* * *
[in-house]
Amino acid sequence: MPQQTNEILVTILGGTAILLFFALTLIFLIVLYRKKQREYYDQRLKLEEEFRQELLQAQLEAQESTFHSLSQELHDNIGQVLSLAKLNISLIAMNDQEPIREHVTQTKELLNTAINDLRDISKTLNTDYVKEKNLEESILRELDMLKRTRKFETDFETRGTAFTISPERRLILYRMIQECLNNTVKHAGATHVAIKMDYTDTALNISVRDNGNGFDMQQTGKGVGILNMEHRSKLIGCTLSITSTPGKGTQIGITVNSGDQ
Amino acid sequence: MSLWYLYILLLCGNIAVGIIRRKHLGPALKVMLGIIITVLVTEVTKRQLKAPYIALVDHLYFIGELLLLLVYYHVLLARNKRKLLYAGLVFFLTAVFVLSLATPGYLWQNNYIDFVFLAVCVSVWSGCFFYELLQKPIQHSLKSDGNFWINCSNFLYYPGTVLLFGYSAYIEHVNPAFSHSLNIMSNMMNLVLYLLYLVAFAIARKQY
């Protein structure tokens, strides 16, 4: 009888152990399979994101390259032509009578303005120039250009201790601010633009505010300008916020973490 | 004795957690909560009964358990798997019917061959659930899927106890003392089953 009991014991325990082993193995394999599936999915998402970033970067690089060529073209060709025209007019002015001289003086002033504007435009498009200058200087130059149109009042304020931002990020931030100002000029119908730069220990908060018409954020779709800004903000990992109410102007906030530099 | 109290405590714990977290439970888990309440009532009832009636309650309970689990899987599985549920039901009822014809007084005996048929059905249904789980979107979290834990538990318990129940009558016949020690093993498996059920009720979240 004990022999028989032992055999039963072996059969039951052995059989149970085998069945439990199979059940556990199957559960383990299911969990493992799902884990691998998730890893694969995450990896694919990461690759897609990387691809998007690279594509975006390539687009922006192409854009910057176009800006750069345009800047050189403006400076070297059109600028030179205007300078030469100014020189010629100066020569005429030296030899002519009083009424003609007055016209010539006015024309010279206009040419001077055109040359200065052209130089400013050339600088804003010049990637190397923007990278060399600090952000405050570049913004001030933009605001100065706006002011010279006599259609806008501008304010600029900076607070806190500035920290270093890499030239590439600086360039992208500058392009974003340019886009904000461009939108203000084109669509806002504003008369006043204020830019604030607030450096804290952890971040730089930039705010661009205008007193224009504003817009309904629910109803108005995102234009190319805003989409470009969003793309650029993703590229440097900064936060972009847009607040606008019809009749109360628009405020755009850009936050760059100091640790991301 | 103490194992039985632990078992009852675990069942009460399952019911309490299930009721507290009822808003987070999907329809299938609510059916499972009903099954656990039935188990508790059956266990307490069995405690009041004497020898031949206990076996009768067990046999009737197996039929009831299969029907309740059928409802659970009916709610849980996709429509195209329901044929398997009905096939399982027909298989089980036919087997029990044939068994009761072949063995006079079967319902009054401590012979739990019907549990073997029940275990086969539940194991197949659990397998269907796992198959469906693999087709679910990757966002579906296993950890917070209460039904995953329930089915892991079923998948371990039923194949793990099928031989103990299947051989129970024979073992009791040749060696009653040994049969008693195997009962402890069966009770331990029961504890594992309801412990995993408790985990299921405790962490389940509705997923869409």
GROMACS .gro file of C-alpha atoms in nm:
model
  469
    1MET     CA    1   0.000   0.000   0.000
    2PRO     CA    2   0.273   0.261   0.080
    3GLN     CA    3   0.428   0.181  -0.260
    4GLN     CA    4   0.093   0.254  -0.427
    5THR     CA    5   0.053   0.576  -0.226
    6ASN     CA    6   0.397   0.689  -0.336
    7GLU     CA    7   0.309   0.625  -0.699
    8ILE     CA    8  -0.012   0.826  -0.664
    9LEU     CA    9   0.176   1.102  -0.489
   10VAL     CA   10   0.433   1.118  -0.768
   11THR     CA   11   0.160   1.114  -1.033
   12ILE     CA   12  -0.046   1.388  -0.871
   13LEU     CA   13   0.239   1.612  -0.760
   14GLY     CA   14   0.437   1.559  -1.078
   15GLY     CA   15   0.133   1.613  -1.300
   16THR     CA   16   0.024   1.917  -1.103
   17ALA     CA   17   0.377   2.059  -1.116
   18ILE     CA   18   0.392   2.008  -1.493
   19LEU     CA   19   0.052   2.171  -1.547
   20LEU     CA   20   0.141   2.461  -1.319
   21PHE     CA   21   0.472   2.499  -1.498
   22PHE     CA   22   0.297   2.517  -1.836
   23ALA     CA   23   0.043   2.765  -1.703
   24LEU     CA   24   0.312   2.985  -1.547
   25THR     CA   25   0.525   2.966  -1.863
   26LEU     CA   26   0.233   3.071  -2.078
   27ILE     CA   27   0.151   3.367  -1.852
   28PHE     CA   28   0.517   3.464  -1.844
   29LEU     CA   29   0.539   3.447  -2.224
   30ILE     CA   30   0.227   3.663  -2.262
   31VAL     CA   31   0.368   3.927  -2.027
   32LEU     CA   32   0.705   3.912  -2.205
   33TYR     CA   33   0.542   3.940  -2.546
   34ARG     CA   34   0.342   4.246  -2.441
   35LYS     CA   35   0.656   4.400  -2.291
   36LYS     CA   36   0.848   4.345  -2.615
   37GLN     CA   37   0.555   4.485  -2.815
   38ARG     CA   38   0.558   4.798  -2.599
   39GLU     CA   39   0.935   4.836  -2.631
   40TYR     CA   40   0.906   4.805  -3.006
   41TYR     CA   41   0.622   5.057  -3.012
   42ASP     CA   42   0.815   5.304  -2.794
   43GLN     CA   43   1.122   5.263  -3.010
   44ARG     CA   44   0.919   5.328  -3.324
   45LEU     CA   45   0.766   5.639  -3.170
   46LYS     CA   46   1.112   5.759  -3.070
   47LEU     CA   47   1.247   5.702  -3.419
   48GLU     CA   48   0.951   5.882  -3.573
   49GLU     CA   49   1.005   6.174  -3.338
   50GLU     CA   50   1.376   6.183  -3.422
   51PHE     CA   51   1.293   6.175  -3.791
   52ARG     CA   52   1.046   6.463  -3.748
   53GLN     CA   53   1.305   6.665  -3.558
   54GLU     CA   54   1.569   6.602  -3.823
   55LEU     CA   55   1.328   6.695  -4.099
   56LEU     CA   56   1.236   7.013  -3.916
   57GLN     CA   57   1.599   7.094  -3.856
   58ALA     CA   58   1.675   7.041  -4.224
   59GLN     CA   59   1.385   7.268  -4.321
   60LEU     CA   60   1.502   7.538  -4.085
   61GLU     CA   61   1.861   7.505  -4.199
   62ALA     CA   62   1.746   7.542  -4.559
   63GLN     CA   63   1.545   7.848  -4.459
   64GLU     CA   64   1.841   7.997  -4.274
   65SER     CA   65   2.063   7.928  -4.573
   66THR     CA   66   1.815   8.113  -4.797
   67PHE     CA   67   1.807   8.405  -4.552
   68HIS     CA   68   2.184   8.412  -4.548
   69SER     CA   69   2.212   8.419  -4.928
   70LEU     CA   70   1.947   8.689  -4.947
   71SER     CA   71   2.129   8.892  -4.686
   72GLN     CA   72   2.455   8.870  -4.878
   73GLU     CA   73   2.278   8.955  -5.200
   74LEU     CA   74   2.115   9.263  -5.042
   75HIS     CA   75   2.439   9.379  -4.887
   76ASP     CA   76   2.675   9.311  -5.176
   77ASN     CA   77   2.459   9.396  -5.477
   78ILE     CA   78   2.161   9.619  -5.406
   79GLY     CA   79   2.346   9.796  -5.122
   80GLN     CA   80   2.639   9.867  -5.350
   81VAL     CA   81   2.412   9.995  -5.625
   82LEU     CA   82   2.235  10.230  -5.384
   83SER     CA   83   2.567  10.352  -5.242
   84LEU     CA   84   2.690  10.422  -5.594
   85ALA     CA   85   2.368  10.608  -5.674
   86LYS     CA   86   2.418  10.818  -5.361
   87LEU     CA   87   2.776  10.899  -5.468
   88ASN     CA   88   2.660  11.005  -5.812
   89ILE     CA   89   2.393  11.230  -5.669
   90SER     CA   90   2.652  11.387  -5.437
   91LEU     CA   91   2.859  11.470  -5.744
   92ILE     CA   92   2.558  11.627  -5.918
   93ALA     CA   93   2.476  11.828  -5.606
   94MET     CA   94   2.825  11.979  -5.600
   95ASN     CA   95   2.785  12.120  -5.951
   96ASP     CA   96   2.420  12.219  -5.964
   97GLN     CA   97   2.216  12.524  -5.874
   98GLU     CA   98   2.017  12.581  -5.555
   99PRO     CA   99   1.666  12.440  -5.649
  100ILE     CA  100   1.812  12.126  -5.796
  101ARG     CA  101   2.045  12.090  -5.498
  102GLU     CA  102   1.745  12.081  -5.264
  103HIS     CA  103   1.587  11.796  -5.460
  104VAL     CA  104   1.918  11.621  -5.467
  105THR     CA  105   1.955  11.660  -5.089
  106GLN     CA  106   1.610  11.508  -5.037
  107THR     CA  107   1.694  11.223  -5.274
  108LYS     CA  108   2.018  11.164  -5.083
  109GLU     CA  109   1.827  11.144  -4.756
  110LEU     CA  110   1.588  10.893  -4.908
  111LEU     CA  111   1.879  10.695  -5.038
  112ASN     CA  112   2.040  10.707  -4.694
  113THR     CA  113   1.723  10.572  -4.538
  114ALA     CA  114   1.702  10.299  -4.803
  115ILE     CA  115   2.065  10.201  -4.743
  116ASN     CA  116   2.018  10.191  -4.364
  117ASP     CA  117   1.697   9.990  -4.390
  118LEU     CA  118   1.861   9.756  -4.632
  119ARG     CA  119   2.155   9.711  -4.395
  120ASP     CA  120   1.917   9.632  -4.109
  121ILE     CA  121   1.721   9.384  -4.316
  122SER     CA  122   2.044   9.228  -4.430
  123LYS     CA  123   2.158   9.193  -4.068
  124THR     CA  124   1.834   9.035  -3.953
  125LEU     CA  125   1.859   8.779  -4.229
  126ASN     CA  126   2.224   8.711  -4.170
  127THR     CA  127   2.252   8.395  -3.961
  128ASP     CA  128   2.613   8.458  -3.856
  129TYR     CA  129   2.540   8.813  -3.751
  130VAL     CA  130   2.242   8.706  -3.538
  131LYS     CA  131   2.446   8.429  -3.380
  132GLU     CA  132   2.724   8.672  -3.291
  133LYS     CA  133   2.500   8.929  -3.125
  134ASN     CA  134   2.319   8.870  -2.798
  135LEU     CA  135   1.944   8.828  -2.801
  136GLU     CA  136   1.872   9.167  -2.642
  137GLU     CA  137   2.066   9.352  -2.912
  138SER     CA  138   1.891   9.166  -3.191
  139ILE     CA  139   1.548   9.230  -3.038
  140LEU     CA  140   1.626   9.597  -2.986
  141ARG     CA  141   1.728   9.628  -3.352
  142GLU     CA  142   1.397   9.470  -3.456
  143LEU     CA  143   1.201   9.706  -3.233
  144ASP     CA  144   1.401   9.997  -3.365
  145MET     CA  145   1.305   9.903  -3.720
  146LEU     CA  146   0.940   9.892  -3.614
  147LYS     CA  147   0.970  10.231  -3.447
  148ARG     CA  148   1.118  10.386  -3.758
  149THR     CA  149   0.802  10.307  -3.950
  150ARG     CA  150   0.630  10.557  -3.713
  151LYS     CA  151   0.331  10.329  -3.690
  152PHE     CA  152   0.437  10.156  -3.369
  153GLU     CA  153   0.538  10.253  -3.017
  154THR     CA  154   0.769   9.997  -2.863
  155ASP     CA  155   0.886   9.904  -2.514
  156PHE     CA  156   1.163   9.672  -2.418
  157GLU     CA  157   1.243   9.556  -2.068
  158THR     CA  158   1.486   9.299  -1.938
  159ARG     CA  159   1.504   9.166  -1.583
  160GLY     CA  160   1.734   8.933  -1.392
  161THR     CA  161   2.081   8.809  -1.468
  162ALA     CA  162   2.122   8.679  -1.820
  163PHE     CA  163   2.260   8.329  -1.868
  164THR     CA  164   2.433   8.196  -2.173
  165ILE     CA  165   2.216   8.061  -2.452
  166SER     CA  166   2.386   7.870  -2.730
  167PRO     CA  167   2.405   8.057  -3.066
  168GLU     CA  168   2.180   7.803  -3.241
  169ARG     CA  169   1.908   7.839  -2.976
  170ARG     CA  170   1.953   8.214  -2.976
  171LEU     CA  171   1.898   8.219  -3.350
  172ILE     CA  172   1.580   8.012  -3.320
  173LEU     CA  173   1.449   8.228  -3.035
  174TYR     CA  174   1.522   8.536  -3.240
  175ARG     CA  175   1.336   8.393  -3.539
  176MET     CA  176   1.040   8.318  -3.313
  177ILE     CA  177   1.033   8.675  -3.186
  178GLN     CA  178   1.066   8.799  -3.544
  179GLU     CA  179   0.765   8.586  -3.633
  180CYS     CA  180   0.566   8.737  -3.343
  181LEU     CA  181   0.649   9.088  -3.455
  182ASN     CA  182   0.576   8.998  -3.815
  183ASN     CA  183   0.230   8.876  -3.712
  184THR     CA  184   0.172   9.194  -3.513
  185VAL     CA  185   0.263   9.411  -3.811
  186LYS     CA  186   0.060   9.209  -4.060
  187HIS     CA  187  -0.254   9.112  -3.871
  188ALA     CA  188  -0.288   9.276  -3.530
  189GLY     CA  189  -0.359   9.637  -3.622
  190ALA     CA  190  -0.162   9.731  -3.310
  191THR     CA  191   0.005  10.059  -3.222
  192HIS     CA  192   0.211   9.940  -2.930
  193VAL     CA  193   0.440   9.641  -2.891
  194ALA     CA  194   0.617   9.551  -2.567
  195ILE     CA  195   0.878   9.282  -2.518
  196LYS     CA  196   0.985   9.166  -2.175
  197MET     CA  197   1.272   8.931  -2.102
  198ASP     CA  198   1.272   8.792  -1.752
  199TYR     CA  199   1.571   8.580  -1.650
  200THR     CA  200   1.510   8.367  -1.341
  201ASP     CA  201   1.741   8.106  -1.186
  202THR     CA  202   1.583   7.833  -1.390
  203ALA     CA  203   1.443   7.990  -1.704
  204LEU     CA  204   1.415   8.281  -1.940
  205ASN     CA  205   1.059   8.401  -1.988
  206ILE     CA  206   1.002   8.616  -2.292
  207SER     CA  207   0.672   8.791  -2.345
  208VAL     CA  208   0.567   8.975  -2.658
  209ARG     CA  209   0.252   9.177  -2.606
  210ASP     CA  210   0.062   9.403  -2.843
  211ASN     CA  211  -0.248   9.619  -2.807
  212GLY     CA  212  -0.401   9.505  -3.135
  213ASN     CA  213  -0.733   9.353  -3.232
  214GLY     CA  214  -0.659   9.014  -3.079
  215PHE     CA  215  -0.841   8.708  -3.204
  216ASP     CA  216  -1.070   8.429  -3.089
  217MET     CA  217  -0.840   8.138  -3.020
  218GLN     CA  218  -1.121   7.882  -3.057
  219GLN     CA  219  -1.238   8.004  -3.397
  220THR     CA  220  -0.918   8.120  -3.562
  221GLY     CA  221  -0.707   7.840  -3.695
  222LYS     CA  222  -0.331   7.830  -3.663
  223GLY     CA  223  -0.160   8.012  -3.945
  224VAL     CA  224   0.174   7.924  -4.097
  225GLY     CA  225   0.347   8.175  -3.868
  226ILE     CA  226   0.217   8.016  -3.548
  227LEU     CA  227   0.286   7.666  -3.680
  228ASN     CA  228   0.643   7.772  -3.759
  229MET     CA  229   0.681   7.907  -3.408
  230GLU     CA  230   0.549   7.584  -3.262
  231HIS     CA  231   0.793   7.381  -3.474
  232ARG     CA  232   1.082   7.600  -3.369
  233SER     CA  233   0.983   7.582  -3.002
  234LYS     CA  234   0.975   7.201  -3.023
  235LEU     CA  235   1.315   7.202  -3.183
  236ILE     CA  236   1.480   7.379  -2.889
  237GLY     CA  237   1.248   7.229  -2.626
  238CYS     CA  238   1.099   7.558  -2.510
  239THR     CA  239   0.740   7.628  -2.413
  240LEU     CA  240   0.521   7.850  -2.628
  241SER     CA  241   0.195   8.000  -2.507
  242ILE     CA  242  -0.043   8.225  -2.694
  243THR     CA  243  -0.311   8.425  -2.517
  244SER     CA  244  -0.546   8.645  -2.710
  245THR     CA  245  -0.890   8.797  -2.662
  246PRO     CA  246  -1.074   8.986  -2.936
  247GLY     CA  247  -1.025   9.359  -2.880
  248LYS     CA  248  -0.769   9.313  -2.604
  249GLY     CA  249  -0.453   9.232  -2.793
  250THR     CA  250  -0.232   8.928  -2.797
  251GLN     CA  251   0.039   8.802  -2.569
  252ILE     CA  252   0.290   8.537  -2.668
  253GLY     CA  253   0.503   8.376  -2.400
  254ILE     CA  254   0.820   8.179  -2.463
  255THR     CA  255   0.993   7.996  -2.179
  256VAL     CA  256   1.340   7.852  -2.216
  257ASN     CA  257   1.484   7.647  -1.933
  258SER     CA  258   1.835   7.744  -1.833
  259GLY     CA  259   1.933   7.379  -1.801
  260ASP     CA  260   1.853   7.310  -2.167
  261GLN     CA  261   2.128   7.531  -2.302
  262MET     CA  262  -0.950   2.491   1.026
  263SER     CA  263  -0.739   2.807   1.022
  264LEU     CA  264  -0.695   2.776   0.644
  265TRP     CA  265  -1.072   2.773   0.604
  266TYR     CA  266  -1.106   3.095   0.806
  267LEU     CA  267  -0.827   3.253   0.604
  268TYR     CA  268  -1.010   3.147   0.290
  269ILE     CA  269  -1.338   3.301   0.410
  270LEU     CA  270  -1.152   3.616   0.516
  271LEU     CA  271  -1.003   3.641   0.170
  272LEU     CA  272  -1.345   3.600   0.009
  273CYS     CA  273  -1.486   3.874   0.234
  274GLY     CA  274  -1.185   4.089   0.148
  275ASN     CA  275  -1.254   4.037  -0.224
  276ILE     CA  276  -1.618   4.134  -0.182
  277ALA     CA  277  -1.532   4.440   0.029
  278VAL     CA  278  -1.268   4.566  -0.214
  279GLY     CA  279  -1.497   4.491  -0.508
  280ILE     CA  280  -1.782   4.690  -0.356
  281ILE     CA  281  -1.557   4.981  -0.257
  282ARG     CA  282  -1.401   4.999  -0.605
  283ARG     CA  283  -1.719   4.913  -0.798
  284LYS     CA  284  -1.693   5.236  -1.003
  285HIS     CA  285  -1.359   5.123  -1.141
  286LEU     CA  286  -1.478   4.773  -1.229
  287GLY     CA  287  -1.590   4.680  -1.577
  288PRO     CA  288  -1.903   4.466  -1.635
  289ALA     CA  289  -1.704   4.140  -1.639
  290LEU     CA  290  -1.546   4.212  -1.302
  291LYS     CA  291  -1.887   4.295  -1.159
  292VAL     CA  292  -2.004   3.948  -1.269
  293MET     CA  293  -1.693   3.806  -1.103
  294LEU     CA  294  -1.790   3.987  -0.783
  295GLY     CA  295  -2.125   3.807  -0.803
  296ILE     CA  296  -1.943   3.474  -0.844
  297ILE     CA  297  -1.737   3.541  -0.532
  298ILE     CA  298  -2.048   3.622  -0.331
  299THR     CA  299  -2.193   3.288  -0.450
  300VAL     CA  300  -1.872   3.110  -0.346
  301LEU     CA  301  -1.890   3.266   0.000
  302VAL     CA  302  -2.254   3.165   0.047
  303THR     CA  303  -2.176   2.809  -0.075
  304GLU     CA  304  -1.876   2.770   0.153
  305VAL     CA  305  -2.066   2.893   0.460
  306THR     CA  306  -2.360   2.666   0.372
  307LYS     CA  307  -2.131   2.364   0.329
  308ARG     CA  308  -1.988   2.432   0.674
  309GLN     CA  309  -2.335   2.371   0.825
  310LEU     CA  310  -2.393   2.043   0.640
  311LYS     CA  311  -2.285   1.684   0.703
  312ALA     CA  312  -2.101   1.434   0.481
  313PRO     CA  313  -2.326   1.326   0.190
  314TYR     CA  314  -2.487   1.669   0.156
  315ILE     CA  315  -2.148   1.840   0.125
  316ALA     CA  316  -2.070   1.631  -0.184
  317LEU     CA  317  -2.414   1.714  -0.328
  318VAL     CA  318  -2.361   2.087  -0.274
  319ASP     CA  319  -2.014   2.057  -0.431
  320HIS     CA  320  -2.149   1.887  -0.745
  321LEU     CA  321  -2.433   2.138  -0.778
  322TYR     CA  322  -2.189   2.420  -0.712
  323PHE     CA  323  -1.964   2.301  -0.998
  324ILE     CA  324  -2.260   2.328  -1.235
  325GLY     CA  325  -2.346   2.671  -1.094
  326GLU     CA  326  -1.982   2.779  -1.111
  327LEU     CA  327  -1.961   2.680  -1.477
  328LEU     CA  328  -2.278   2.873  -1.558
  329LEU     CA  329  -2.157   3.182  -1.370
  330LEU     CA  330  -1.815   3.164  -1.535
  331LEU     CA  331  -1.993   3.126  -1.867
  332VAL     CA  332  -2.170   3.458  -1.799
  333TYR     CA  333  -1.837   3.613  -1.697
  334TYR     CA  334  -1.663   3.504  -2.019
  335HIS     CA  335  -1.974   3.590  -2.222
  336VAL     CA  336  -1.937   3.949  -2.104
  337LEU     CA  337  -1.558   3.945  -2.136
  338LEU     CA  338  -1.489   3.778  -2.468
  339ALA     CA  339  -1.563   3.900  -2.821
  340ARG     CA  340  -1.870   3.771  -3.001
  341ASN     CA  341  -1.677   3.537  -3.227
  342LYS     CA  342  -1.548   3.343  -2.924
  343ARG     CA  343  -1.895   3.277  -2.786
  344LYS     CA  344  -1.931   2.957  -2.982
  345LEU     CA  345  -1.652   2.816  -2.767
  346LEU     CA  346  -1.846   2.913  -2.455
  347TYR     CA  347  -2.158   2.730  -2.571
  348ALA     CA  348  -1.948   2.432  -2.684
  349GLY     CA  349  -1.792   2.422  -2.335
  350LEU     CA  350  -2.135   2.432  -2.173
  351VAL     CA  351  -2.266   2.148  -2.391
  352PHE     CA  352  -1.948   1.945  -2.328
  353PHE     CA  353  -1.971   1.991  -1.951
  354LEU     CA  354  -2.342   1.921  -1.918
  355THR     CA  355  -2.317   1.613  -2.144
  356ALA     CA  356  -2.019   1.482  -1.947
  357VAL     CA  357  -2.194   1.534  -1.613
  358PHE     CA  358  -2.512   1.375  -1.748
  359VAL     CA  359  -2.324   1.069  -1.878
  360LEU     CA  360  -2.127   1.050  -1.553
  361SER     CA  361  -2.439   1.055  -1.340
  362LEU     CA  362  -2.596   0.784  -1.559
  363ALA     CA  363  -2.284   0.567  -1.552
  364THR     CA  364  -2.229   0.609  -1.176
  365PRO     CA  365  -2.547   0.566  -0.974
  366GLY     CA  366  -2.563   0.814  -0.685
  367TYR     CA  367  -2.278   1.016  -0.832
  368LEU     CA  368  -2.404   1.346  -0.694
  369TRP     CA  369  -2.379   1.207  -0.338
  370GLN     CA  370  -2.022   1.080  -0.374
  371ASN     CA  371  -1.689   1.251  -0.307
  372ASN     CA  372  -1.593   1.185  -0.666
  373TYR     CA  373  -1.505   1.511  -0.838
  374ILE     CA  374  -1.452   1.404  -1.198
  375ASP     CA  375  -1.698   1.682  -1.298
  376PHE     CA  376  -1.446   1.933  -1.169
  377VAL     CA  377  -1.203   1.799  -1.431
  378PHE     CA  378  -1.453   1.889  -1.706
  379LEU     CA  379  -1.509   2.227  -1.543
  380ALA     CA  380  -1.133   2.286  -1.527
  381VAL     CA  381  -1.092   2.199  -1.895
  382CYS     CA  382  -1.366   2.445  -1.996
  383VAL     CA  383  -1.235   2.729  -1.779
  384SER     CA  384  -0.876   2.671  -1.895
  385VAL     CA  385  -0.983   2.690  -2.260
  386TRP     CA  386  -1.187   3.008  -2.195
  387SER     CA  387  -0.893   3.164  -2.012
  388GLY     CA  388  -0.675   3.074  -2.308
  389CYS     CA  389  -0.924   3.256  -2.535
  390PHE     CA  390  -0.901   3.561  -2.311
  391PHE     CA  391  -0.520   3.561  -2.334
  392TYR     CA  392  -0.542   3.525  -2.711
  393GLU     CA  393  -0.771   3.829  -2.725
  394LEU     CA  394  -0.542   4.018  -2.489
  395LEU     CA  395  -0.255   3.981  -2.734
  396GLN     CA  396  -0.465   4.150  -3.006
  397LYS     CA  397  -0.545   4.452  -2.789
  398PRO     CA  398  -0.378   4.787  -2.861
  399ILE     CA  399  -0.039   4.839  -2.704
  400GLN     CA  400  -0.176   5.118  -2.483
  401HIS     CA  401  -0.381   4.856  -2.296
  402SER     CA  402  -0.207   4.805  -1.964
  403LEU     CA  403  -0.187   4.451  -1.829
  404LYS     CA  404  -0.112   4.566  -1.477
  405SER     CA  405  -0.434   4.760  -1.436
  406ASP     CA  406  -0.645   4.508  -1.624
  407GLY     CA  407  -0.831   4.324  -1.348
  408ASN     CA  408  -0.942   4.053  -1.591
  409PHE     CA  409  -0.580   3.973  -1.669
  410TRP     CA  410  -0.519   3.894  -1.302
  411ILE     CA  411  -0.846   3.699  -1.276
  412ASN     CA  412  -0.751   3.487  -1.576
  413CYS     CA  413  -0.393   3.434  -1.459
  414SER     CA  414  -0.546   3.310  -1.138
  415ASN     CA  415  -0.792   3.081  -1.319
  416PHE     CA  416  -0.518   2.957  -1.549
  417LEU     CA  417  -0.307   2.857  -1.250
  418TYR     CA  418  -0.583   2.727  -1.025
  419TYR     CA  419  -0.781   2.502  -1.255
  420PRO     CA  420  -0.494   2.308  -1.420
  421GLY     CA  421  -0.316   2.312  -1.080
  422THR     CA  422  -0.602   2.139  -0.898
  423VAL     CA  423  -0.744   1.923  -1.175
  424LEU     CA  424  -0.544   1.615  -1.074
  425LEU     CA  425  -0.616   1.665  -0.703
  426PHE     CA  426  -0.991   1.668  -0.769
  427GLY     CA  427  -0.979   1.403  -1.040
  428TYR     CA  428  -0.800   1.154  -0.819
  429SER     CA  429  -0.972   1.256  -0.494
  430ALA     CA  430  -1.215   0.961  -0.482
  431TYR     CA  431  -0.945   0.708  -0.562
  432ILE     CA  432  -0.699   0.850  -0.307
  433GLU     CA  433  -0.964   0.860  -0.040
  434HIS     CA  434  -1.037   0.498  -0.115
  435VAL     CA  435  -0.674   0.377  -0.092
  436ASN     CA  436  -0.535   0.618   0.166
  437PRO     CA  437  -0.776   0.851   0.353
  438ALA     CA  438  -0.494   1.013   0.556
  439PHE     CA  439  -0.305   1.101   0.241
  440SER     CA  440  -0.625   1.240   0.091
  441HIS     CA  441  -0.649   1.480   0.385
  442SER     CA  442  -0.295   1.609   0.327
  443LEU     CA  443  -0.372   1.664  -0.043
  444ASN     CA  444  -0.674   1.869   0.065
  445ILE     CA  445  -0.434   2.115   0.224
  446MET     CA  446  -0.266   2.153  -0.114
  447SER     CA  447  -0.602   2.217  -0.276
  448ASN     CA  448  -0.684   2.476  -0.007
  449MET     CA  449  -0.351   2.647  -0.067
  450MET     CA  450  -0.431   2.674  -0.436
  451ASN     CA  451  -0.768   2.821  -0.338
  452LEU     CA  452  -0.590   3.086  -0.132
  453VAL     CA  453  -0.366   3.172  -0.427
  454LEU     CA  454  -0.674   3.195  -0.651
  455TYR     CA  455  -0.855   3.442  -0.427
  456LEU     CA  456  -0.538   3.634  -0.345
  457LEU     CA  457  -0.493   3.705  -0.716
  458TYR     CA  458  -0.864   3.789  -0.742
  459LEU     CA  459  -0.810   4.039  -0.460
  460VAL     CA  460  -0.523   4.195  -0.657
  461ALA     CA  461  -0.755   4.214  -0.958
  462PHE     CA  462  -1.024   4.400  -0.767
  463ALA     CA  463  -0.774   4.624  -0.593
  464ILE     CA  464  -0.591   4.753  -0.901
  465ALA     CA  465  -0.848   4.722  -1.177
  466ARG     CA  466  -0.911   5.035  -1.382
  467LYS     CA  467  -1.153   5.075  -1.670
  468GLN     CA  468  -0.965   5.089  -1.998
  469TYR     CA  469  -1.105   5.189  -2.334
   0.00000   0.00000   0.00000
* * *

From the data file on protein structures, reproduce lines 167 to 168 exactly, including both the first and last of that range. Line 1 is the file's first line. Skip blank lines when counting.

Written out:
  160GLY     CA  160   1.734   8.933  -1.392
  161THR     CA  161   2.081   8.809  -1.468